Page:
Articular cartilage (AC) is an avascular and flexible connective tissue located on the bone surface in the diarthrodial joints. AC defects are common in the knees of young and physically active individuals. Because of the lack of suitable tissue-engineered artificial matrices, current therapies for AC defects, especially full-thickness AC defects and osteochondral interfaces, fail to replace or regenerate damaged cartilage adequately. With rapid research and development advancements in AC tissue engineering (ACTE), functionalized hydrogels have emerged as promising cartilage matrix substitutes because of their favorable biomechanical properties, water content, swelling ability, cytocompatibility, biodegradability, and lubricating behaviors. They can be rationally designed and conveniently tuned to simulate the extracellular matrix of cartilage. This article briefly introduces the composition, structure, and function of AC and its defects, followed by a comprehensive review of the exquisite (bio)design and (bio)fabrication of functionalized hydrogels for AC repair. Finally, we summarize the challenges encountered in functionalized hydrogel-based strategies for ACTE both in vivo and in vitro and the future directions for clinical translation.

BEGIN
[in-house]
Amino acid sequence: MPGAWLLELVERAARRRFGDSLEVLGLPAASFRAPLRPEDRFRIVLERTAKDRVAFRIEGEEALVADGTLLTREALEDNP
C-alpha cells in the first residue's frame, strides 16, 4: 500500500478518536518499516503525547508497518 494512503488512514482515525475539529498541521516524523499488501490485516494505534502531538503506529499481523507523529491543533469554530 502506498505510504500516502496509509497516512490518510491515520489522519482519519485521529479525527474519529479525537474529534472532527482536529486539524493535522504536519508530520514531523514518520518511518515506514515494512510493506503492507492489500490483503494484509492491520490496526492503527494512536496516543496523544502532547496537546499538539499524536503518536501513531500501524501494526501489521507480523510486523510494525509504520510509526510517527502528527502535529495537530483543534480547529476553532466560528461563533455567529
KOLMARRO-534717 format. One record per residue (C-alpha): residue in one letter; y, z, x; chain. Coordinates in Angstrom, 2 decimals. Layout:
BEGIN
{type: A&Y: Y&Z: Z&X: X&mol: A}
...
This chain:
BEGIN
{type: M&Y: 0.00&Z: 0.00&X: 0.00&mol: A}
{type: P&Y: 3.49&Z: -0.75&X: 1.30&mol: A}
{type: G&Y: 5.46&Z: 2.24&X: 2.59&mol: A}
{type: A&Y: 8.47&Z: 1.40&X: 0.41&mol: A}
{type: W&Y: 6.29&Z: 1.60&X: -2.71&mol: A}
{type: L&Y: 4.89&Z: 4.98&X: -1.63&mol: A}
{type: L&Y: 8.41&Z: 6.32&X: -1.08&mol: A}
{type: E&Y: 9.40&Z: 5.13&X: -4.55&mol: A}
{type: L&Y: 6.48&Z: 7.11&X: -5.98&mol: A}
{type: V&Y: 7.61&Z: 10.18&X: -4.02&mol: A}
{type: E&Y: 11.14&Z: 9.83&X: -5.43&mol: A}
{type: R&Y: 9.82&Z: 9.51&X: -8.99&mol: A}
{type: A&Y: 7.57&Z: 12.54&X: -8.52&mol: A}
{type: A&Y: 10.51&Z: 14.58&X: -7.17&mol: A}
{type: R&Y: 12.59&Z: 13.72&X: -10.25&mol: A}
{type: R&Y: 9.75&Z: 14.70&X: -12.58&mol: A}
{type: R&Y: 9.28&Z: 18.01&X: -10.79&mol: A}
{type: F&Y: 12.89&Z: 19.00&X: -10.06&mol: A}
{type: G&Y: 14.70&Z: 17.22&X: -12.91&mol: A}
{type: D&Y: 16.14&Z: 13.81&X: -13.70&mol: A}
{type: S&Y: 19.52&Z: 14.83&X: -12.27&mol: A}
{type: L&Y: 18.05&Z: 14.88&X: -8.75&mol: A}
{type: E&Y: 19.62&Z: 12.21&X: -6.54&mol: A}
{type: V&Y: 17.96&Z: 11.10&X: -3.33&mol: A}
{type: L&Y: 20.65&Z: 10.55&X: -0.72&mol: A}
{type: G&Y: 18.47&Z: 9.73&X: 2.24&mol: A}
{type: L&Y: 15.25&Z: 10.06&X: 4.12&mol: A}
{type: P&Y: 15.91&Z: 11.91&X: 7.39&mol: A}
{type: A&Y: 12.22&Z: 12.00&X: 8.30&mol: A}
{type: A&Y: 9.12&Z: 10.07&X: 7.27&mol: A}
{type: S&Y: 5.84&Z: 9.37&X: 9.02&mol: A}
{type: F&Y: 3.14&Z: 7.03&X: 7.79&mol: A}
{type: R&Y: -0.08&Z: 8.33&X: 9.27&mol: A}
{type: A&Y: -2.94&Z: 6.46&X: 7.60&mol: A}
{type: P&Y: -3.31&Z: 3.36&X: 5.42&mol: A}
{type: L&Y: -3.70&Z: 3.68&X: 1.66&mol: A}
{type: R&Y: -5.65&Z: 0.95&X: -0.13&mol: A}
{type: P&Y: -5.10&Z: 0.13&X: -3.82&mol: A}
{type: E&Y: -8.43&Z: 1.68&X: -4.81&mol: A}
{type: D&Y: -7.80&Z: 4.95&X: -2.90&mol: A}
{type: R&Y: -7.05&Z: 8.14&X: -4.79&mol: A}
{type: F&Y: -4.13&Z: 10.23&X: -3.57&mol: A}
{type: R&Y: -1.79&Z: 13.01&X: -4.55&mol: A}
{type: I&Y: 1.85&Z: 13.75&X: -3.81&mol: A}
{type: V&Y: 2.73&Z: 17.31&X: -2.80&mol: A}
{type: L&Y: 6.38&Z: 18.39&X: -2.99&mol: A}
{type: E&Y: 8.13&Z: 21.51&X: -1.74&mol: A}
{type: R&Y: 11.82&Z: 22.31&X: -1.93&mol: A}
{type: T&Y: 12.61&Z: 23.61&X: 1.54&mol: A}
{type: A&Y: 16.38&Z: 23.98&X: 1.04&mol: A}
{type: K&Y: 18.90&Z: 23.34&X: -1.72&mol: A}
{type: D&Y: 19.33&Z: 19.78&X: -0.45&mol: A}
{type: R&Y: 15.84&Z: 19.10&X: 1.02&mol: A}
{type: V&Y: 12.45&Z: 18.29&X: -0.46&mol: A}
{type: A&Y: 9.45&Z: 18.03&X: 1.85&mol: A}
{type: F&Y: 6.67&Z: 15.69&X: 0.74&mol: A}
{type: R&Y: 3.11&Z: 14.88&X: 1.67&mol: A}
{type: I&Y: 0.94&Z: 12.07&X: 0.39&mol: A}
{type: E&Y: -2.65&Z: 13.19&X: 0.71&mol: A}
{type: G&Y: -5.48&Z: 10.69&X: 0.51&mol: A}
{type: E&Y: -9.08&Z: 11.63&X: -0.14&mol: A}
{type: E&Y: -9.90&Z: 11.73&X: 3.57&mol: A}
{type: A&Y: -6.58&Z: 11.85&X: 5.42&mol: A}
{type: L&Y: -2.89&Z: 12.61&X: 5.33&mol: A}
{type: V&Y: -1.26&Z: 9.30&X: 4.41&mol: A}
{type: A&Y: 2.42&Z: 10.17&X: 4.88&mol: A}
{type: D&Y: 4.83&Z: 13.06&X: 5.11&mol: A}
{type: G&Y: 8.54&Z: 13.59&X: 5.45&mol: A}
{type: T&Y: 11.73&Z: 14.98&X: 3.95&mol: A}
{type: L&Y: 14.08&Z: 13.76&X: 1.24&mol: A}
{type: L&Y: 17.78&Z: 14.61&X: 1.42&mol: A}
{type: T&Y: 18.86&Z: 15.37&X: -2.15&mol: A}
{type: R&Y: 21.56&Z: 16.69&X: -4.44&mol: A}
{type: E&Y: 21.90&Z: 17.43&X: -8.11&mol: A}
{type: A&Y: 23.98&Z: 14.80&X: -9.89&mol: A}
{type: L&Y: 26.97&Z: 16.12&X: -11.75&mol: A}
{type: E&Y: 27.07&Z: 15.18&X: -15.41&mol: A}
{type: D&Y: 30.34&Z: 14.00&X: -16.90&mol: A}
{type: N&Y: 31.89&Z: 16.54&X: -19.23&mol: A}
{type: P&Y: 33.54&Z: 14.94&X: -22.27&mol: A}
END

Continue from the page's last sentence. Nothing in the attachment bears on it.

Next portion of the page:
Bibliographical noteFunding Information:
This work was supported by grants from the AO Foundation (AO-OCD Consortium TA1711481), Areas of Excellence Scheme from the University Grant Council of Hong Kong (AoE/M-402/20), Theme-based Research Scheme from the University Grant Council of Hong Kong (T13-402/17-N), and Key-Area Research and Development Program of Guangdong Province ( 2019B010941001 ). Finally, we would like to thank Professor Mauro Alini of the AO Research Institute Davos for his professional comments.
© 2022 THE AUTHORS